There is a freedom that comes with having children around. It starts with their lack of expectations. Those big, round eyes don't have an idea of who I should be, they haven't developed those advanced skills of pre-conceptions and pigeonholing. Children love it when you listen. They love it when you try to answer their … Continue reading Children and Adulting and Autisming
Being an undiagnosed autistic has many challenges. When you compare your reactions to things with other people's, you feel like you're getting it wrong. When other people take things in their stride, and your brain feels like it's expanding inside your skull to the point you can't think, then you feel like you're overreacting. And … Continue reading Gaslighting
There have been a few articles of late about the under-diagnosis of women with autism. I've spent a lot of time nodding along. After-all, I'm late-diagnosed. I was raised with no acknowledgement of my sensory and processing issues. I'm one of the lost generations, lucky enough to be found. But sometimes the rhetoric behind it … Continue reading Hiding or Ignored?
That rule-following little girl, she really wanted to be good. She wanted to be able to eat all the food on her plate, even though the textures made her gag. She wanted to not shudder and press her ears to each shoulder in turn, every time you scraped your plate and it made that sound … Continue reading I wanted to be good
I want to talk about my relationship with the functionality of Autism. This is not based on research. This is not based on how I compare myself to other autistic people, and how we fit on some imaginary scale of usefulness. This is just about me. I don't like the term High Functioning. Perhaps it's … Continue reading The Highs and Lows of Functionality
You don't look autistic. Yes I do. You don't act autistic though. Yes I do. Yeah, but you're not like "properly" autistic. Yes I am. You can make eye contact. Yes I can. You don't flap all the time. I do at birds. You flap at birds? I flap at birds. Why do you flap … Continue reading Autscriptic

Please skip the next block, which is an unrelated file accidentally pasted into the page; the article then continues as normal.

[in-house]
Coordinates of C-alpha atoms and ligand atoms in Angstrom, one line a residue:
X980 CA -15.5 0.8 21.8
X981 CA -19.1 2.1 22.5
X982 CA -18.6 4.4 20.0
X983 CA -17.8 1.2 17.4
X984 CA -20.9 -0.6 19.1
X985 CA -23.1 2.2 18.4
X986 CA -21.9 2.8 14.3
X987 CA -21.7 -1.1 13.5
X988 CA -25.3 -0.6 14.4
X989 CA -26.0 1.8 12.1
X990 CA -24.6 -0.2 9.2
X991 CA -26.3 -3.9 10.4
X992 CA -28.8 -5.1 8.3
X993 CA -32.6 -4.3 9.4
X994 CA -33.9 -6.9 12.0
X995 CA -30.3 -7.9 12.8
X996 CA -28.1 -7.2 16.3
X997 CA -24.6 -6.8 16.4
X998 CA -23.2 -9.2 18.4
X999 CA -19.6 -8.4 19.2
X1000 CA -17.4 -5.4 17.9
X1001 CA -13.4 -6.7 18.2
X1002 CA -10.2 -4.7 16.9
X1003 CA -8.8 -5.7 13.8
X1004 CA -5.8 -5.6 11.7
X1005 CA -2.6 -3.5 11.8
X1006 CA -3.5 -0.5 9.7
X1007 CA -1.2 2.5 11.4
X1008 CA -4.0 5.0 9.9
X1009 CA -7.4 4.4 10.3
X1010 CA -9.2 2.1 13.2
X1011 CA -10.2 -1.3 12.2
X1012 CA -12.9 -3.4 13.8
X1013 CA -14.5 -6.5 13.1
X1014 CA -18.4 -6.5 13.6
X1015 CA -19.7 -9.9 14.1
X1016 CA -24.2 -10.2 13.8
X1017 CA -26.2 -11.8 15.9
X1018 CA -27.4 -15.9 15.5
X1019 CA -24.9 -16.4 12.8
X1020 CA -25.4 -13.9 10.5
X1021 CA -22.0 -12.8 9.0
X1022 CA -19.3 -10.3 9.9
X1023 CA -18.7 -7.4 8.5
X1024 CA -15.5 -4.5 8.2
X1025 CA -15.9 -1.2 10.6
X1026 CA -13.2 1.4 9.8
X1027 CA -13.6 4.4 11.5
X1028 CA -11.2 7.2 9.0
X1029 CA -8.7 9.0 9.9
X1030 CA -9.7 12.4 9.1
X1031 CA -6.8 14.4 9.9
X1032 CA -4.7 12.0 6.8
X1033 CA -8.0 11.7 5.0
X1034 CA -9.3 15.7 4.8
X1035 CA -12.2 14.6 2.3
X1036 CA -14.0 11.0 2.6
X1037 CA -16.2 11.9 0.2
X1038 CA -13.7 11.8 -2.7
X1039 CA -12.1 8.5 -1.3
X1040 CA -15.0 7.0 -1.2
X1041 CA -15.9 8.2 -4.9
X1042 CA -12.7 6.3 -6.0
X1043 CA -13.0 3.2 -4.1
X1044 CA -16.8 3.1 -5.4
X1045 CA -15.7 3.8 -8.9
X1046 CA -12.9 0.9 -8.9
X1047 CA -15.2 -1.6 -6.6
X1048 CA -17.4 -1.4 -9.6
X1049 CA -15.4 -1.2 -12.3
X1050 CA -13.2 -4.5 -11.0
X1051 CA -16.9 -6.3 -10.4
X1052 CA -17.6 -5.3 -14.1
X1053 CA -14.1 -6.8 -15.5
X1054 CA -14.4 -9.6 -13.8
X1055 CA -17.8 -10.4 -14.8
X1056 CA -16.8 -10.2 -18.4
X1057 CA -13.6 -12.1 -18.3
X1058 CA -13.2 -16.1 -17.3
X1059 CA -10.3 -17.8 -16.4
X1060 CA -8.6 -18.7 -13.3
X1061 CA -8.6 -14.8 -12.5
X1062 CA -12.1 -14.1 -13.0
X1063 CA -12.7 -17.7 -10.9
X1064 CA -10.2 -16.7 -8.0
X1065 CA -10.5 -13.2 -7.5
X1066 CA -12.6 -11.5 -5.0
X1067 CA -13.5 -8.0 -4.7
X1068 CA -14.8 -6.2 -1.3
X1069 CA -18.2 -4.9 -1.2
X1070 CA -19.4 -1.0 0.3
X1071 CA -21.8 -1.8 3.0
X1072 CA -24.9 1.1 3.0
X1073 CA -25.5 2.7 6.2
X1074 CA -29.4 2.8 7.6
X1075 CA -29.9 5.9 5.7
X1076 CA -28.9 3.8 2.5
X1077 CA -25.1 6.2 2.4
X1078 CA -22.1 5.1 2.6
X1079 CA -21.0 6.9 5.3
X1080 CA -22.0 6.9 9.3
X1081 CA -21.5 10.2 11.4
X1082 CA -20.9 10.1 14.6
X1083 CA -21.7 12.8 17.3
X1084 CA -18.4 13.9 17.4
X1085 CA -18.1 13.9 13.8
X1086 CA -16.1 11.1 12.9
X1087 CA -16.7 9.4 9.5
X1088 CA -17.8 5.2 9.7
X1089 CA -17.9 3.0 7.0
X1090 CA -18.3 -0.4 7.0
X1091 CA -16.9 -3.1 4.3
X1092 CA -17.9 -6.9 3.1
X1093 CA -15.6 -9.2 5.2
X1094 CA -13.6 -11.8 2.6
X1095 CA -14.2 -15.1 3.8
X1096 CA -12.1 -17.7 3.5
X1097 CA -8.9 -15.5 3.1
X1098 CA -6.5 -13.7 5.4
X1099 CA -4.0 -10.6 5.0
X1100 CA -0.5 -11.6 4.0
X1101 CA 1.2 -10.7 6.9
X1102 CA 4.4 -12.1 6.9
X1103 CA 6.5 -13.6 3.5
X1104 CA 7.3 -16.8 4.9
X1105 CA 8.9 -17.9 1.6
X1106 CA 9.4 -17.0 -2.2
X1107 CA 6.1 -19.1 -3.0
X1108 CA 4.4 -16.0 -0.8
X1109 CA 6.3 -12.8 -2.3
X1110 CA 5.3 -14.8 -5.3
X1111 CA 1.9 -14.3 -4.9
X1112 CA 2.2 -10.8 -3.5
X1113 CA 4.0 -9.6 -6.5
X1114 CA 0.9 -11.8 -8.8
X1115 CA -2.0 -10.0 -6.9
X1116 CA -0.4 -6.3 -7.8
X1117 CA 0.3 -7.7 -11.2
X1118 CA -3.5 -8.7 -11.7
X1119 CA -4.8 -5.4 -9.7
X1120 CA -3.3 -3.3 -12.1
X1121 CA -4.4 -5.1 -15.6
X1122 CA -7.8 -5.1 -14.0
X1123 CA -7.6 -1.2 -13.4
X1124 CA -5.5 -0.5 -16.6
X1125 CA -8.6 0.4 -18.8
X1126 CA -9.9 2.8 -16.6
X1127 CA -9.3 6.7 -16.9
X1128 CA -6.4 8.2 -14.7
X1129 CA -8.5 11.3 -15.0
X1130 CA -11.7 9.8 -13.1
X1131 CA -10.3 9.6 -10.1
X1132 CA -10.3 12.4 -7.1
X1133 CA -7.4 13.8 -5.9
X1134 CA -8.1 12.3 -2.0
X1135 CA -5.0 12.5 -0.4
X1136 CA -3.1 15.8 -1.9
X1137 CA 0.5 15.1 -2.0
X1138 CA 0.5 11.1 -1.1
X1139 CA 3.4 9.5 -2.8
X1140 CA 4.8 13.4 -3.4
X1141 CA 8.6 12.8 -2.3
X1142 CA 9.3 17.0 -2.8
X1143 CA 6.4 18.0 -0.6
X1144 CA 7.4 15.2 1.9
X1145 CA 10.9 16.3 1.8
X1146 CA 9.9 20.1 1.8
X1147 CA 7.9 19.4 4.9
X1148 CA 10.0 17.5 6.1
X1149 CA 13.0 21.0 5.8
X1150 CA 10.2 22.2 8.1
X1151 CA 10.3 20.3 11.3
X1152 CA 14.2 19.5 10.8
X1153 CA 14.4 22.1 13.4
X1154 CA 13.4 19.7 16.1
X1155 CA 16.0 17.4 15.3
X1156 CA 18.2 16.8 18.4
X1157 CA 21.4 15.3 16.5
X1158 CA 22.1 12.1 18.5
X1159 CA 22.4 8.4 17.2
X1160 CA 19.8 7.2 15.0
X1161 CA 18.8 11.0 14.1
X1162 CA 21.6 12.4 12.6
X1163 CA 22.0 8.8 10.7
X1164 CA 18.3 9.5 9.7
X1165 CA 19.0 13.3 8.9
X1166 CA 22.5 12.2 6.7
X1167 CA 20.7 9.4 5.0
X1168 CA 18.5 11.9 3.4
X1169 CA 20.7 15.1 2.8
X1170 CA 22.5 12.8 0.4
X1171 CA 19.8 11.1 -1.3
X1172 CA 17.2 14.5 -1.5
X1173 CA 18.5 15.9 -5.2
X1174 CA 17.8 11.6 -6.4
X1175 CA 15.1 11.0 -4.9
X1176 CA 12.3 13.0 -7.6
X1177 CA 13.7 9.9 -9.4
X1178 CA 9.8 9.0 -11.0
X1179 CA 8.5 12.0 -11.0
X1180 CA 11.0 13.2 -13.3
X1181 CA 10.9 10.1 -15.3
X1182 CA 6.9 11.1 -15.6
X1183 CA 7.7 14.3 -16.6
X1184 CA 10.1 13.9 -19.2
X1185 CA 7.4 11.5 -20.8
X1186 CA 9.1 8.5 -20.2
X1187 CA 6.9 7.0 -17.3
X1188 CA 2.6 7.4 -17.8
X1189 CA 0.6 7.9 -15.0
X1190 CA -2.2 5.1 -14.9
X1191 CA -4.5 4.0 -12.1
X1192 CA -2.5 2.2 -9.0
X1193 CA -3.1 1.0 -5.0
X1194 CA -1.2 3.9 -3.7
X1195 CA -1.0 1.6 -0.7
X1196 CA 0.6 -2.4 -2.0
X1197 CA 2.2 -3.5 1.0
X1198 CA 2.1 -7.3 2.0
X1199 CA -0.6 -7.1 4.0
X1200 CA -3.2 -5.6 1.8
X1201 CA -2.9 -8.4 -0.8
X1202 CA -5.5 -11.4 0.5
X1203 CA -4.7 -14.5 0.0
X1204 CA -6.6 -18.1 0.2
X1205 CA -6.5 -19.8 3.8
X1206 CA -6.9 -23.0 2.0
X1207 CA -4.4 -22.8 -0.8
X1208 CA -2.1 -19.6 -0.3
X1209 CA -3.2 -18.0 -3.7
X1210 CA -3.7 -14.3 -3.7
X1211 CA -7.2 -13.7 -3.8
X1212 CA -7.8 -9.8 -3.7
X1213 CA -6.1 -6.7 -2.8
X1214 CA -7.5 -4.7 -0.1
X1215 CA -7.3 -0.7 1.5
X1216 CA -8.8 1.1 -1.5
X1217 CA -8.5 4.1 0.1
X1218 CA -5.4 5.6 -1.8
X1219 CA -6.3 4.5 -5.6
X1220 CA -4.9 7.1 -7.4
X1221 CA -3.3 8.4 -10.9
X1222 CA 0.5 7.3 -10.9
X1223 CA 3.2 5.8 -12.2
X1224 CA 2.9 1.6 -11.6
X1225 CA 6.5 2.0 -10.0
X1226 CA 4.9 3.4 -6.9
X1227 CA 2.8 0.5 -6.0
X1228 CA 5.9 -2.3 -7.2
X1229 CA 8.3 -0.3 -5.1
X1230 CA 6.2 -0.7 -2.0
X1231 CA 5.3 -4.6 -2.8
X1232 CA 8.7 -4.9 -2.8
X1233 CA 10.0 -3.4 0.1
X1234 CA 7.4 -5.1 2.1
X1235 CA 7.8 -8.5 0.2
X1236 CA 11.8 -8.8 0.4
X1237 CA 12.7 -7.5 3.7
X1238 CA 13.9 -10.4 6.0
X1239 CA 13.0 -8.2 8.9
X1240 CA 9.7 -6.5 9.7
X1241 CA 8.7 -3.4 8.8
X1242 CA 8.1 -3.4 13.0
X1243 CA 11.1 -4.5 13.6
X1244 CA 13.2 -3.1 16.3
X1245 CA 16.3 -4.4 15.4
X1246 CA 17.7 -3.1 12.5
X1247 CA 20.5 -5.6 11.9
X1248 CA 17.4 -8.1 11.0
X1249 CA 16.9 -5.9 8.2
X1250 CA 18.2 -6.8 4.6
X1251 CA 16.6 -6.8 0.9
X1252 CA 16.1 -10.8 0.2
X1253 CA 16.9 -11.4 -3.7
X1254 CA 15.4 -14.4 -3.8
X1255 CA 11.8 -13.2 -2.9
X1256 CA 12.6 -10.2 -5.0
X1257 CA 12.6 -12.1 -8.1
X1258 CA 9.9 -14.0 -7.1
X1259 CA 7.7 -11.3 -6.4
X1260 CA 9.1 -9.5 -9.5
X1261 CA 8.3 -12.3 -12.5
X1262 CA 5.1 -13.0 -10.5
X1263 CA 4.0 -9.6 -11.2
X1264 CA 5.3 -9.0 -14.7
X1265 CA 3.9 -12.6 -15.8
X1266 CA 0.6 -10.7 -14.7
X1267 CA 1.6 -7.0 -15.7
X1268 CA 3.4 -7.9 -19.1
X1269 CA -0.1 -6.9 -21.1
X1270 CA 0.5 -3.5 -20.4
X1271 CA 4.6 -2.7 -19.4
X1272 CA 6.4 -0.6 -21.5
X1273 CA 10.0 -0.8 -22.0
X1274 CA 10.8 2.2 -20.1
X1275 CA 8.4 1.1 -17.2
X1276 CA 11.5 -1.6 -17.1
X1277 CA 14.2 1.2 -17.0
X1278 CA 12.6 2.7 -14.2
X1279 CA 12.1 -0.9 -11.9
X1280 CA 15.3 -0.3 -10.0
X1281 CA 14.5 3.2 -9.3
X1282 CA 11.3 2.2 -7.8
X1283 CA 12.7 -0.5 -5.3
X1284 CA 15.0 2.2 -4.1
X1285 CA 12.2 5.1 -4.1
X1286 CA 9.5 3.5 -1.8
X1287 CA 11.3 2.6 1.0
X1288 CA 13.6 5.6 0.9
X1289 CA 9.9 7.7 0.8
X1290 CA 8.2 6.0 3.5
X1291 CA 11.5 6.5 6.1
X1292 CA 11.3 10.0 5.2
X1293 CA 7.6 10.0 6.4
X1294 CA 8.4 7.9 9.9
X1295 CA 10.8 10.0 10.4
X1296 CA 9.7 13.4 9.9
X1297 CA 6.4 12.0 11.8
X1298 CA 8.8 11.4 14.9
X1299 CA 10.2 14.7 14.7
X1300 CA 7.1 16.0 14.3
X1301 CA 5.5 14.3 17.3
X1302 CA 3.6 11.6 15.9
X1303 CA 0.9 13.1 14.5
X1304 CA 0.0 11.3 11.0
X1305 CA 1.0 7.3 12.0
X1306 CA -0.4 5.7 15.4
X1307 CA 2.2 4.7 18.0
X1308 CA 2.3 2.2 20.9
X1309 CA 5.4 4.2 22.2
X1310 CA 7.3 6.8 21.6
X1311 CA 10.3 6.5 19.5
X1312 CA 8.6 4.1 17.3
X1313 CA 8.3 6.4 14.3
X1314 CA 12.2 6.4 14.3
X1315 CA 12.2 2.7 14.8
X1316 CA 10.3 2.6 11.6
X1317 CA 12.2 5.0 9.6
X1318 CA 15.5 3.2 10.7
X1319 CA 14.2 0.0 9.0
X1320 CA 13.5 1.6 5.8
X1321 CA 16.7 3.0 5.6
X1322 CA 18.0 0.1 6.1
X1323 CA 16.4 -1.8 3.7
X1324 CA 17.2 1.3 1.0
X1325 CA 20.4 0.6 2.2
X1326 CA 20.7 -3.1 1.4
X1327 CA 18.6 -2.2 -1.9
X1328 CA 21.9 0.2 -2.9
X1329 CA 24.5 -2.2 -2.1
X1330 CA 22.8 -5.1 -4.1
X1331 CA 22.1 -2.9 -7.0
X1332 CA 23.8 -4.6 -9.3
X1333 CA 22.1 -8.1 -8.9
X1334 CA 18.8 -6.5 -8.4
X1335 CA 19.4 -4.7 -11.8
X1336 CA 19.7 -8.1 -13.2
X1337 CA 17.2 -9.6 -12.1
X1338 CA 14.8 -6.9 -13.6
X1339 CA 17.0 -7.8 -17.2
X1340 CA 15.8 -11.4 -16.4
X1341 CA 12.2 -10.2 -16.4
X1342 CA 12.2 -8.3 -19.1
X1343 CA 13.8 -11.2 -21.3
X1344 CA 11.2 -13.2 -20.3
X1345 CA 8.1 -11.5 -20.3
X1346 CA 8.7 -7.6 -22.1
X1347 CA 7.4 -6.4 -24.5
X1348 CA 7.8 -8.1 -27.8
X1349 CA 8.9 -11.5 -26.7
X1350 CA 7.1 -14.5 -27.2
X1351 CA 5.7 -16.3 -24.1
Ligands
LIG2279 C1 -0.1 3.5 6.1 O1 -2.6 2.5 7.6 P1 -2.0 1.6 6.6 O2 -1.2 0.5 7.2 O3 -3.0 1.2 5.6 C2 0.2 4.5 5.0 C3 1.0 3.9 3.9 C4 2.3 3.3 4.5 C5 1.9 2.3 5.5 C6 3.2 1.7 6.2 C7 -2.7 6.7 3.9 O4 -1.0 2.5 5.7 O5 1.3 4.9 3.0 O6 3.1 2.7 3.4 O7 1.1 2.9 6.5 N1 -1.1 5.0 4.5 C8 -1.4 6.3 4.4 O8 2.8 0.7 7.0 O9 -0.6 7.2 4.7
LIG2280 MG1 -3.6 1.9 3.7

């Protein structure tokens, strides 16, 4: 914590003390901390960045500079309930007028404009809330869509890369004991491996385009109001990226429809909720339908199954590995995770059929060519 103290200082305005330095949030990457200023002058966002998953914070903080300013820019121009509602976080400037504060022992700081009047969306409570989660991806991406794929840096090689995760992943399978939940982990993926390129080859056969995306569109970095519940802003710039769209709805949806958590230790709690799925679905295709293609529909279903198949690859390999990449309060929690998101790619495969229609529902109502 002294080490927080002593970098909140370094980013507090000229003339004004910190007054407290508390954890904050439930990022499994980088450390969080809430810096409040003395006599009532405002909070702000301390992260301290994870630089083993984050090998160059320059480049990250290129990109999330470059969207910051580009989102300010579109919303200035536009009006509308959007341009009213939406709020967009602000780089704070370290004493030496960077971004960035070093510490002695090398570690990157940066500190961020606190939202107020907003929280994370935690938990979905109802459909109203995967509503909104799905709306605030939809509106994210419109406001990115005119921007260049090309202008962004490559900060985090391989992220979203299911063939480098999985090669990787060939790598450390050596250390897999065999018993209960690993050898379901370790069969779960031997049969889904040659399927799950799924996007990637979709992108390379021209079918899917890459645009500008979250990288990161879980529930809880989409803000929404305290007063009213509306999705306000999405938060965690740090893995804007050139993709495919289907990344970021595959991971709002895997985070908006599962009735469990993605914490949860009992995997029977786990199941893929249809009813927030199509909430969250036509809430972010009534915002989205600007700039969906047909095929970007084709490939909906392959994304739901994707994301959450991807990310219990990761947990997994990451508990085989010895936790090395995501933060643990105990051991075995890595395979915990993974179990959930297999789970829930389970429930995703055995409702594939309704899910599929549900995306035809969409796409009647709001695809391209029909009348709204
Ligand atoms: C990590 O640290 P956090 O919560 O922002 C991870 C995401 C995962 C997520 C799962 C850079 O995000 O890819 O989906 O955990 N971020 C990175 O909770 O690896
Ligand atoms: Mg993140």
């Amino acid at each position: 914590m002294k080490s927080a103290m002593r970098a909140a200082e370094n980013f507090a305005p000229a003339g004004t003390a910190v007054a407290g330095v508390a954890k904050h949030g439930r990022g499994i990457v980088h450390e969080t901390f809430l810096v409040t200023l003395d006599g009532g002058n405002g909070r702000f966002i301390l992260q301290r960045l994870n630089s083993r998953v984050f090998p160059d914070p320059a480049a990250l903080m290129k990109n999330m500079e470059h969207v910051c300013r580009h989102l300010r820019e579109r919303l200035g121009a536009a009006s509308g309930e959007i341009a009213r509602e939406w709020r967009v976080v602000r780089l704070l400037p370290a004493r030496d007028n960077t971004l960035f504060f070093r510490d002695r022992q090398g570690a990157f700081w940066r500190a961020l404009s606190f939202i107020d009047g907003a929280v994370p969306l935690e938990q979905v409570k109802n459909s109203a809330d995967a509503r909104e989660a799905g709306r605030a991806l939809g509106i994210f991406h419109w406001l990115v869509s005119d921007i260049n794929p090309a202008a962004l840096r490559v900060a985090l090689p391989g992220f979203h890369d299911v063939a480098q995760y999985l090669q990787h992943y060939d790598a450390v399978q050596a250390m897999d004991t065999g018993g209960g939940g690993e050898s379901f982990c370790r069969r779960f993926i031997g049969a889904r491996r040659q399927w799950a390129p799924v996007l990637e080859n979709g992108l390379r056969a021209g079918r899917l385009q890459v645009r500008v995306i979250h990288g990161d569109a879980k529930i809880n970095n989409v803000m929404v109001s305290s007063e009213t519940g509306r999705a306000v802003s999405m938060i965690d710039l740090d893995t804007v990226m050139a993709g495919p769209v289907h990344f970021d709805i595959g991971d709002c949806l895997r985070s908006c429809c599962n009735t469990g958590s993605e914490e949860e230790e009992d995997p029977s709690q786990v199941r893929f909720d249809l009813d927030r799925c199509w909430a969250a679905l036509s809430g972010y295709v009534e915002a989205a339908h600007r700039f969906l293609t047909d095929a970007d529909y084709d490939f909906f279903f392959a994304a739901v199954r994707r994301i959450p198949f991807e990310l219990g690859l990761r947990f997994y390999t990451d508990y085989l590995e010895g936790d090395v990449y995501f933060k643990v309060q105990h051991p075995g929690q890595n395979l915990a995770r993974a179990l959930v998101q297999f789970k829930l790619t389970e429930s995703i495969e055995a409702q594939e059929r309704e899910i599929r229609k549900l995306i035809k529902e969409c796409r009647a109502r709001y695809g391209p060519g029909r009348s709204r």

I've been thinking a lot about the invisibility of autistic adults. We see a lot of focus on autistic children, and getting them to adulthood with the skills they will need. And about parents of autistic children, and what they should do, and how they can be supported. These things are important. But it … Continue reading You shall not pass!
If the world was built for me. There would be nothing wrong with me. I would be happy and safe and certain and successful. If the world was built for me, when I met people there would be no expectation of physical contact or small talk. We may ignore each other, with a socially acceptable … Continue reading If the world was built for me
There is a grieving process that happens after a diagnosis later in life. But it's not grieving for the autism, it's grieving for the effort that you've had to put in your whole life trying to be someone you're not. It's grief for the you that carried that huge backpack of techniques for appearing normal, … Continue reading Grieving for Autism
I can hear your hackles rising from here. It's not a nice thought, is it? How do you change someone who functions in a different way enough that they can seem the same as everyone else,and should we? Does this cure the person? Does this make them better? Does this treat Autism as some kind … Continue reading How to make an Autistic person normal.